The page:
MANILA (Reuters) - Indonesia’s Go-Jek suffered a setback to its expansion plans on Wednesday after the transport regulator in the Philippines rejected its application to launch a ride-hailing service, saying its domestic unit did not meet local ownership criteria.
However, the setback may only be temporary as the firm, whose backers include Alphabet Inc’s Google, could appeal the decision or team up with Filipino investors.
“Go-Jek can get a local partner that will own at least 60 percent of the ride-hailing entity to comply with the law,” said January Sabale, head of communications at the Land Transportation Franchising and Regulatory Board (LTFRB).
The decision comes as Go-Jek seeks to expand in Southeast Asia, having evolved from a ride-hailing service founded in 2011 to providing a one-stop app through which users can order food and services such as massages and make payments online.
The firm has raised billions of dollars from investors such as Tencent Holdings Ltd, JD.com Inc and Temasek Holdings (Private) Ltd [TEM.UL] to challenge market leader Grab.
Since March 2017, several Philippine ride-hailing firms have started operations in the capital Manila and in major provinces but have had limited success in wresting domestic market share away from Singapore-based Grab, which stands at over 90 percent.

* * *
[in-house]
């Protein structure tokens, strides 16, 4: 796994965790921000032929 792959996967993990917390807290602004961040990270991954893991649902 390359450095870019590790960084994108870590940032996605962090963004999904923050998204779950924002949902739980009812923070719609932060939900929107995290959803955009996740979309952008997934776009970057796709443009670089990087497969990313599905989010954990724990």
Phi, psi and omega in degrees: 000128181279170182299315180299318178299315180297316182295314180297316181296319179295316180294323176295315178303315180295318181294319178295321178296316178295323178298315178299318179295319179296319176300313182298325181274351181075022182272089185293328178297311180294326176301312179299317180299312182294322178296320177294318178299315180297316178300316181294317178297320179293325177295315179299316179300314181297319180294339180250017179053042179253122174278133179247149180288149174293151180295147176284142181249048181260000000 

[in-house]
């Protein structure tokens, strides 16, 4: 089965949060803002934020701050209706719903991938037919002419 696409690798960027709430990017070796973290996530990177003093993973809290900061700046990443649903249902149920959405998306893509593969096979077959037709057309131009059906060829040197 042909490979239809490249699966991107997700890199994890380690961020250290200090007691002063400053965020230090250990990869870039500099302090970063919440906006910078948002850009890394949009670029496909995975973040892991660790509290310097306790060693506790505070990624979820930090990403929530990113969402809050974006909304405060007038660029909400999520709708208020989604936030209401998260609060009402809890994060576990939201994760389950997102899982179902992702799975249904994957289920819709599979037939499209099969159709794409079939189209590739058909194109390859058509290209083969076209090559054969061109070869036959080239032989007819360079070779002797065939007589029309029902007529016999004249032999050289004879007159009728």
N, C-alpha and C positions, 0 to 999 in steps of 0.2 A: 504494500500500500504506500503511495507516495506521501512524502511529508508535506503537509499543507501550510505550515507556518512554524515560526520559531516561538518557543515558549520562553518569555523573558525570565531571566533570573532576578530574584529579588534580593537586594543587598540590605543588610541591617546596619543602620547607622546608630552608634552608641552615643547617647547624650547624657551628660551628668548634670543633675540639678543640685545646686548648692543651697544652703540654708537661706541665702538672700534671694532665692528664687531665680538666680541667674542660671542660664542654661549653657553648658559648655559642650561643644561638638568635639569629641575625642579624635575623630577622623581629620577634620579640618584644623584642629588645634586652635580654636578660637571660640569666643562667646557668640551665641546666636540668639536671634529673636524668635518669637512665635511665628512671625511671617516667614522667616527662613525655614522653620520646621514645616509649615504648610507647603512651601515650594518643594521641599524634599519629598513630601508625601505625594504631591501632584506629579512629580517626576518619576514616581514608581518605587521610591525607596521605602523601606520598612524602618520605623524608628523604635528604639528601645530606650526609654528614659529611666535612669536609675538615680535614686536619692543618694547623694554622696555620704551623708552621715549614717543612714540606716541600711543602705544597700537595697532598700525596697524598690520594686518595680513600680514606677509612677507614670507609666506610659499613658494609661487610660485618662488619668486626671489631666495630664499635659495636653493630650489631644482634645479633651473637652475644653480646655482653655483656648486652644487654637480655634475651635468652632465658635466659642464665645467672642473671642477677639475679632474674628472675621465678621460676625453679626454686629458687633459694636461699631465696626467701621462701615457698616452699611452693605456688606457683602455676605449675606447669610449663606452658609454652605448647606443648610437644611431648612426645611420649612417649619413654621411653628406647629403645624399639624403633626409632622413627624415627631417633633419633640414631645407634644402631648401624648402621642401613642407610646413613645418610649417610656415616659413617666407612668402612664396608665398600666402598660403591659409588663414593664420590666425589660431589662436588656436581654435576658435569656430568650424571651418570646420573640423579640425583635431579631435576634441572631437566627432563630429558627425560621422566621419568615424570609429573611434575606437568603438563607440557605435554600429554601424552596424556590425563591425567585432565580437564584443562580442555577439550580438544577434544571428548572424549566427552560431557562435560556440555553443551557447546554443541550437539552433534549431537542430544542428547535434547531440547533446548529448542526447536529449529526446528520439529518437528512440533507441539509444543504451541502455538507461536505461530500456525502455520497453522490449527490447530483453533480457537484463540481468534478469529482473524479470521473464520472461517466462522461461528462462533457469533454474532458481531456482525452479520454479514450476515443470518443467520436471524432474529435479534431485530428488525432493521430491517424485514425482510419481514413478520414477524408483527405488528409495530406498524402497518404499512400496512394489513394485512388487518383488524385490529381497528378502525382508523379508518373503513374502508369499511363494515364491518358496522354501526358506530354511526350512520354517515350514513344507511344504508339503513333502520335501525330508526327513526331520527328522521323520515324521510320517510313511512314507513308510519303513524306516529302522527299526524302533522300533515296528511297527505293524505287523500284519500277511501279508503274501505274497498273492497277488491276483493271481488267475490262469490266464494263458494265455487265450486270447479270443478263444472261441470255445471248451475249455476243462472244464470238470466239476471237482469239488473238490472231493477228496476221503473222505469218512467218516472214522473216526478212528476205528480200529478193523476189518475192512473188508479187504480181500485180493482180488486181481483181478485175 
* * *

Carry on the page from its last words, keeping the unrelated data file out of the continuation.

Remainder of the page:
“Homegrown firms are not making a dent on early-player Grab, because the cars they can enrol now have to go thru the LTFRB’s filtering hurdles,” said Rene Santiago, transportation expert and president of Bellwether Advisory in Manila.
Go-Jek applied for a license to operate in Manila in August through wholly owned subsidiary Velox Technology Philippines Inc. Later the same month, ride-hailing was added to a list of industries where foreign ownership is limited to 40 percent.
Velox “did not meet the citizenship requirement and the application was not verified in accordance with our rules,” regulator chairman Martin Delgra told Reuters.
A Go-Jek spokesman said, “We continue to engage positively with the LTFRB and other government agencies, as we seek to provide a much-needed transport solution for the people of the Philippines.”
There are around 37,000 registered ride-hailing vehicles across eight accredited firms, Delgra told Reuters. The Department of Transportation has capped the total at 65,000.
Reporting by Neil Jerome Morales in MANILA; Additional Reporting by Fanny Potkin in JAKARTA; Editing by Himani Sarkar and Christopher Cushing